I got a presser yesterday, from a PR group I've dealt with in the past. They're great folks, and I think the presser itself comes from the company they're representing. But this just about made blood shoot out of my ears:
MasterPiece Arms, manufacturers of the MPA MAC Line of semi-auto submachine pistols and carbines, is pleased to announce the new MPAR 556 Rifle, which will be unveiled at the 2013 SHOT Show in Las Vegas, Nevada and made available for purchase in the first quarter of 2013.Emphasis mine so you can see it easily.
See, words mean things, and in this case it's hard to tell what they're trying to get at. They make semi-automatic versions of fully automatic firearms; I don't understand why they feel the need to twist the wording so that it is unclear. They have handguns and rifles, none of which are fully automatic. Some of them are based on the old Cobray M-11 platform, which did include full-auto machine pistols and submachine guns, but nothing made by MPA is fully anything.
A "machine pistol" is a fully automatic handgun - the micro-Uzi, Glock 18, or the Beretta 93. They are extremely rare, very hard to control, and - thanks to our laws on full auto - very overpriced. They are not favored by law enforcement or the military, seeing only limited use by agencies like the Secret Service, with short barreled carbines finding greater favor. While Hollywood makes us think that a fully automatic handgun is a great crowd-pleaser, real life is nowhere as kind.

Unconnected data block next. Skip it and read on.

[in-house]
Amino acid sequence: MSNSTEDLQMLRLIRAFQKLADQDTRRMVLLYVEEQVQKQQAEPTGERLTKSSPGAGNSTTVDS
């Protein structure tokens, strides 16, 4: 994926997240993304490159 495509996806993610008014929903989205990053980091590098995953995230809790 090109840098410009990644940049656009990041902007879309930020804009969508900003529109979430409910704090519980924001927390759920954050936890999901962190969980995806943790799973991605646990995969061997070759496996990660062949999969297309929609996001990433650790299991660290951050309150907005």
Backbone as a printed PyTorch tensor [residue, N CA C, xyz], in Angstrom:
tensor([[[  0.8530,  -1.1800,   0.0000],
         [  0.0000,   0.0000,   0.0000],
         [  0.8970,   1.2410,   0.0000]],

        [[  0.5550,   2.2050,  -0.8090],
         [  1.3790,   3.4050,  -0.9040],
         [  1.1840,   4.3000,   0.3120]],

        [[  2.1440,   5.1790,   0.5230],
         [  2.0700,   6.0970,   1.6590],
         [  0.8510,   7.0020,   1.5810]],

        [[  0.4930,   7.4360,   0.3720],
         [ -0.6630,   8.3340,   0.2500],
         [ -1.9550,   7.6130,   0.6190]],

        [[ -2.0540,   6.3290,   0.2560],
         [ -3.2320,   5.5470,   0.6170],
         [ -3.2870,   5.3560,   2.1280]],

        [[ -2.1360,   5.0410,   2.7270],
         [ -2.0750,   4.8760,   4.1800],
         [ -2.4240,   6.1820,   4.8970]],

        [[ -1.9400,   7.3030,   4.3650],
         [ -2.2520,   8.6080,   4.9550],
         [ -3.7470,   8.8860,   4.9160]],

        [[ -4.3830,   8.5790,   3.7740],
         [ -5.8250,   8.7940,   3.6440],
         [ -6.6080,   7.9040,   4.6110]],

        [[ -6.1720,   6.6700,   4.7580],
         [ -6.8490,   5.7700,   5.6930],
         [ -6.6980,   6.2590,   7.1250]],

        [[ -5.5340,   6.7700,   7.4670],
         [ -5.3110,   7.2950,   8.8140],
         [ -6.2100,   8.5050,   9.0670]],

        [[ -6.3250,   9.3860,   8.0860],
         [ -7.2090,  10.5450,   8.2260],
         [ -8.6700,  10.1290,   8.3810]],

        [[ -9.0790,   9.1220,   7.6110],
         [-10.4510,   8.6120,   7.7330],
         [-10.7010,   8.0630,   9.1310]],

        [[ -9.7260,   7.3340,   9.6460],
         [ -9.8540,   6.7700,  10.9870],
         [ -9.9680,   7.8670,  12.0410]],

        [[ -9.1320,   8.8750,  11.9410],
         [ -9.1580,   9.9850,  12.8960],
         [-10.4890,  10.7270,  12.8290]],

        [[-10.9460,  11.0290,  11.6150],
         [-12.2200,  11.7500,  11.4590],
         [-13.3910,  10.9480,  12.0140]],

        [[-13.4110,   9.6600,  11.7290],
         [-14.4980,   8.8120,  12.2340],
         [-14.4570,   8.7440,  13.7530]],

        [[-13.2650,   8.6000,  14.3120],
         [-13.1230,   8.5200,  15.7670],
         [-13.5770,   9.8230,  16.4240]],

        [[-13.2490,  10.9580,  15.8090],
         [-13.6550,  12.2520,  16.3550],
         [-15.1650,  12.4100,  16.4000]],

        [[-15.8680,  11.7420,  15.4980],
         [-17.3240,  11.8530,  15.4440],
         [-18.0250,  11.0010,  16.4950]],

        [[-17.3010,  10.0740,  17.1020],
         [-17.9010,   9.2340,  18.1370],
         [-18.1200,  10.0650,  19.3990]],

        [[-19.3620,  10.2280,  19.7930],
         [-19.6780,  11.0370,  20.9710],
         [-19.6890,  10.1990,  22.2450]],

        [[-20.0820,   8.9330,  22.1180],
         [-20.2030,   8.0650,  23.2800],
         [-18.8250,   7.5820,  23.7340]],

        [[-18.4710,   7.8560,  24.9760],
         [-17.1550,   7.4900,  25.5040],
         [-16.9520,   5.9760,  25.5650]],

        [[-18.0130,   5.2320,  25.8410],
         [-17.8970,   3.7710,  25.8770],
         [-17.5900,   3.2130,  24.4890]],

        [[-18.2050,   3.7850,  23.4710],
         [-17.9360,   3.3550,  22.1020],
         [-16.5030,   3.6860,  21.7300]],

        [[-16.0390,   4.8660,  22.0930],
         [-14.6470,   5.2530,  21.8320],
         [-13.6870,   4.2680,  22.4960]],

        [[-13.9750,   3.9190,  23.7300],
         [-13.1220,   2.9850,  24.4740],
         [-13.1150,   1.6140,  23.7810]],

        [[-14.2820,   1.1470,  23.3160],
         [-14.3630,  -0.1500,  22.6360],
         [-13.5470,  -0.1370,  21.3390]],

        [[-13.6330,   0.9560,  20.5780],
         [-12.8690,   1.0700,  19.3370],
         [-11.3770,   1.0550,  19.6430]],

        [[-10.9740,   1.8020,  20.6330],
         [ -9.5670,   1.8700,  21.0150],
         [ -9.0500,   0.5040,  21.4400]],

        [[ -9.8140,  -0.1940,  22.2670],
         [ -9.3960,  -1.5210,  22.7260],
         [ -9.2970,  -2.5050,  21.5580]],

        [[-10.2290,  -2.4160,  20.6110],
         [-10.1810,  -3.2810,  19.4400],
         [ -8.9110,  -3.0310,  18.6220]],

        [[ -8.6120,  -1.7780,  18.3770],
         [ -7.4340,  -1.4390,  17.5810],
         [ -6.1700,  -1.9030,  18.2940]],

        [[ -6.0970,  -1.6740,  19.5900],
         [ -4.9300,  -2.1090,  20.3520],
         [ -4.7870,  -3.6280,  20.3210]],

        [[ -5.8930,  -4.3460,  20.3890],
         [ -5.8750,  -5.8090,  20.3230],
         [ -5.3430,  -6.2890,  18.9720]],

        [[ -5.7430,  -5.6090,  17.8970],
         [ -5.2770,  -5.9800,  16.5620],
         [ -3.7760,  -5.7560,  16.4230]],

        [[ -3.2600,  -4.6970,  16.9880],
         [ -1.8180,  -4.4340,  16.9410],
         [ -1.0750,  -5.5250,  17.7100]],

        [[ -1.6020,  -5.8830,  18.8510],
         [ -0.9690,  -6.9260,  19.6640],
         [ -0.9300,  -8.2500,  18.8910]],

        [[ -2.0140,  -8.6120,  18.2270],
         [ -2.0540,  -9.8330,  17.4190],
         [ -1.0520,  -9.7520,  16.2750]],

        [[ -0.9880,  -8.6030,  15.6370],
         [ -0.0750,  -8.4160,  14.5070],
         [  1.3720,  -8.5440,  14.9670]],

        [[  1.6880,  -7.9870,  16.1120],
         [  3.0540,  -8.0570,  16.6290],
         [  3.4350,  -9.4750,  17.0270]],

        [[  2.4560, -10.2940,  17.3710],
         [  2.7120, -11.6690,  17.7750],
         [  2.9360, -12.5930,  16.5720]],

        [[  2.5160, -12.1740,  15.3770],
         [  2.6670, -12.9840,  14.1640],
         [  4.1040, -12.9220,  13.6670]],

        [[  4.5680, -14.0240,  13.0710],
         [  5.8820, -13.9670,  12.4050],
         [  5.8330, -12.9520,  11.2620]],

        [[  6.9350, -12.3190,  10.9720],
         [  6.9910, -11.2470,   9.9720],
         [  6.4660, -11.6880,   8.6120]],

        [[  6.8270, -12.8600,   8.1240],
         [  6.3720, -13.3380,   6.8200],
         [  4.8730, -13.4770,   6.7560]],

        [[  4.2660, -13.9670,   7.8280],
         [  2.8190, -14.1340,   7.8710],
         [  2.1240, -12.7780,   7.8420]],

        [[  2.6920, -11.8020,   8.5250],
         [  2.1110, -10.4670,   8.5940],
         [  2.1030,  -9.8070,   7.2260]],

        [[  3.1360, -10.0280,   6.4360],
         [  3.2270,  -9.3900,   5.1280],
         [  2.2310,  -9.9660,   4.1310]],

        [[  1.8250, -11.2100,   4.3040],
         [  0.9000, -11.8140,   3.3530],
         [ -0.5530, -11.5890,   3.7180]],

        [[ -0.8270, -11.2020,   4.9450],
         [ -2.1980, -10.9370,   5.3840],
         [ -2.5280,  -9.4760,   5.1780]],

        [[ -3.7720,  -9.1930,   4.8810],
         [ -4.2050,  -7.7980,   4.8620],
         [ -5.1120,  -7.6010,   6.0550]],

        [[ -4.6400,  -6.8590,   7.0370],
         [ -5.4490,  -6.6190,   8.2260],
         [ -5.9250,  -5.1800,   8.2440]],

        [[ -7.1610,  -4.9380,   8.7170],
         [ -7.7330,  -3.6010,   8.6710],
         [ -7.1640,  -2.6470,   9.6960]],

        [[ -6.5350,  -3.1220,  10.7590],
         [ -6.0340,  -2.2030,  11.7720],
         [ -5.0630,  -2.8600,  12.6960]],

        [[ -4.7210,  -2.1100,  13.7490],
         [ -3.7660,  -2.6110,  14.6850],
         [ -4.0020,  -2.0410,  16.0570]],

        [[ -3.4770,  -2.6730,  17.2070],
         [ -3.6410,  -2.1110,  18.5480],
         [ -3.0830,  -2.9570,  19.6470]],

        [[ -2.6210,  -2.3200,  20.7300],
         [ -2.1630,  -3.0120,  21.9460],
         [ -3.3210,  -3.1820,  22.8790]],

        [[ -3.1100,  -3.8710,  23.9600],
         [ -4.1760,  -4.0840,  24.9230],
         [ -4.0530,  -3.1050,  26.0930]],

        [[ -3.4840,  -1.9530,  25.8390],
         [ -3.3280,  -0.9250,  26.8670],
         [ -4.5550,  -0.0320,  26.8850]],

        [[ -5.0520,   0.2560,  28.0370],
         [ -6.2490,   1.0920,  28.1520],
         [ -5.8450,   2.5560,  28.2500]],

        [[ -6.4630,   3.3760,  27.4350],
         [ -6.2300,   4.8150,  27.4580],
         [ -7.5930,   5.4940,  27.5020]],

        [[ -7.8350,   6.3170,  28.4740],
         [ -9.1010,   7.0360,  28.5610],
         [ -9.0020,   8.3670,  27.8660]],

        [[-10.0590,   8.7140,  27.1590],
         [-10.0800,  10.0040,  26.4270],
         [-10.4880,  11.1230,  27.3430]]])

A "submachine gun" is a pistol-caliber, fully-automatic rifle. The Thompson, HK MP5 and UMP, Suomi, PPSH, most Uzis, the Sten, MP40, etc. High rate of fire, short range. There's no such creature as a semi-auto subgun - the "submachine" refers to the caliber of the automatic weapon. A Colt 635 (9mm) is a subgun; the M16 is not. Not even with a short barrel.
It's a lot like, as Wally suggested, hearing "hey, you need another clip for your Glock?" A clip refers to a very specific tool used as part of a firearm's feeding mechanism - they can be used to charge a magazine (I have both .223/M-16 chargers and 30 Carbine chargers), but most often are fed directly into the rifle themselves (a la M1 Garand). The words "clip" and "magazine" are not interchangeable, no matter how many times Hollywood and/or popular culture insist...
So, no offense meant to MPA, but please endeavor to be precise in your pressers - the OCD of the gun world will thank you!
That is all.